Many Dutch and German-speaking tourists to South Africa may be surprised to hear that the Afrikaans language (taal) is oddly familiar to their ear and that some sentences may be even be understandable to them.
This is because during the seventeenth century, Dutch colonists from the Netherlands (known as Boers) settled in South Africa, followed over the next 200 years by British, French, and German settlers who, in efforts to trade, work and eventually marry and have children together in new and shared spaces, developed their own unique cultural identity and language which became known as Afrikaans.
Historians tell us that over the next 300 years of settlement in South Africa, the Afrikaners clashed with African people and sought to establish independent republics in the country's interior. This led to two wars fought against the British known as the Anglo-Boer Wars.
Pioneering across Karoo mountainscapes
One of the most important happenings in the Afrikaans history is the Great Trek, the migration of early Afrikaans settlers who wanted to pioneer into the interior, travelling by wagon from the Cape Colony to the highlands of South Africa from 1836 onwards.
Visitors to South Africa's administrative capital of Pretoria can experience this part of the Afrikaans history and culture by visiting the Voortrekker Monument. Here, you’ll not only get insight into the history and everyday lifestyles and living conditions of the settlers, but the monument also hosts different exhibitions on other aspects of the Afrikaans culture and is home to an impressive art collection.
Gold to Inspire a Nation
In 1886, the Witwatersrand gold rush came about with the discovery of its main gold-bearing reef, lighting the fuse to an explosion of migrant workers, fortune seekers and good old-fashioned gold-diggers.
The population grew rapidly, and the area soon became the largest city in the country, called Johannesburg, expanding into the region that would ultimately become the Gauteng Province as we know it today. Johannesburg is still the largest city in the country and its highest gross domestic product (GDP) earner.
It wasn’t until 1910 that all battling territories were united and the country's 1.2-million square kilometer border made up of rolling hills, mountains, rivers and valleys became the Union of South Africa.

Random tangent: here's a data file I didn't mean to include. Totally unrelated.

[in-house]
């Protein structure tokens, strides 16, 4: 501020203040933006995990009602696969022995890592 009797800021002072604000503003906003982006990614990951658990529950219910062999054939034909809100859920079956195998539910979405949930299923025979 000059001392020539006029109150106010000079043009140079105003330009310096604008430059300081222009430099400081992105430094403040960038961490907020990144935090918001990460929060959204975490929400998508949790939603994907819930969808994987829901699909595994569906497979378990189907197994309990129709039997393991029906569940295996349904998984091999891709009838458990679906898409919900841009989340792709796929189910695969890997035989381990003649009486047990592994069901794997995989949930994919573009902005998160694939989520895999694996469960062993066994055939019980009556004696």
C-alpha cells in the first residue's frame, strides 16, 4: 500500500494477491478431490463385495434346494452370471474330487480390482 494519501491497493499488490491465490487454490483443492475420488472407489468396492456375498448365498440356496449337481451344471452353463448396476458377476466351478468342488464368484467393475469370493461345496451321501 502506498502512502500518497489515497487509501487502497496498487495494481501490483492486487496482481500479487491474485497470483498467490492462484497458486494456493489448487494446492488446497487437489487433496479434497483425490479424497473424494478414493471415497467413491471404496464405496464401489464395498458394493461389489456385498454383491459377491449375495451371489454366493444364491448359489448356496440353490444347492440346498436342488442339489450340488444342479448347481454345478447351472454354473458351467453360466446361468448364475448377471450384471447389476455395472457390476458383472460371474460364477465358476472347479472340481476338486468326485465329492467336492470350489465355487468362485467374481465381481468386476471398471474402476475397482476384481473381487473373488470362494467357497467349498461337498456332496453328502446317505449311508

The Politics of History
In 1948 the Afrikaner-based National Party came to political power and first racial policies were established under the system of Apartheid which separated people along the lines of colour.
Afrikaans is an important part of the modern history of South Africa. The language became a political instrument and in June 1976, it led to one of the turning points in the struggle against apartheid. Visitors to Johannesburg can visit the Apartheid Museum where there is a permanent exhibition dedicated to this event.
Thanks to philanthropic political leaders such as Nelson Mandela who dedicated their lives to the struggle for democracy, equality for all was won relatively peacefully when negotiations between the then President FW de Klerk and Nelson Mandela took place in the early 1990s which led to his release after 36 years’ incarceration and saw Mandela voted in as South Africa's first black president in the next general elections.
Today South Africa is often fondly referred to as the Rainbow Nation which was coined after the words of South African-born Nobel Peace Prize winner and human rights activits ArchBishop Desmond Tutu when he referred to “the rainbow children of God”.
A Nation Comes Together
Today there are 11 official languages in South Africa which represents the country’s many diverse cultures and traditions, including Afrikaans which remains rooted in the Dutch language.
Cultural festivals such as the Klein Karoo arts festival (KKNK) in Oudtshoorn around March/April, are held annually in honour of the rich Afrikaans heritage in the Karoo area. The event celebrates diversity in the arts with cutting edge stage productions, a variety of music stages, as well as visual art that is a treat for the connoisseur.
The Heritage Town of Prince Albert
In our home town of Prince Albert in the Great Karoo (Groot Karoo), the Fransie Pienaar Museum is a must visit offering artifacts of the Boer Trek and examples of the great high flying society that was Oudtshoorn, when it was the ostrich feather capital of the world.
Another not-to-be-missed activity in Prince Albert is a historical Ramble with Ailsa aka The Story Weaver suited to those with a deeper interest in the 250+ year history of the area and its unique community culture.
Like all nations worldwide, culture is dynamic and as new generations are born, so a new ethos is formed. For those interested in experiencing contemporary Afrikaans music and culture, the Innibos Lowveld National Arts Festival takes place 24-27 June 2020 in Gauteng.
Braai Culture Reigns!
Perhaps most important of all South African traditions however, is the braai. When visiting De Bergkant Lodge, ask Michael and Renate to explain the intricacies of a true South African braai - meat cooked on open flames in the great outdoors with its own menu of techniques personal to each braai master.
Other traditional meals which have traveled through the annals of Afrikaans history are roosterkoek (fresh bread rolls grilled on a fire) or skilpadjies (traditionally lamb’s liver wrapped in the fatty membrane that surrounds the kidneys) and large cups of strong coffee sweetened with condensed milk and of course, our biltong and droewors (dry sausage) snack favourites.
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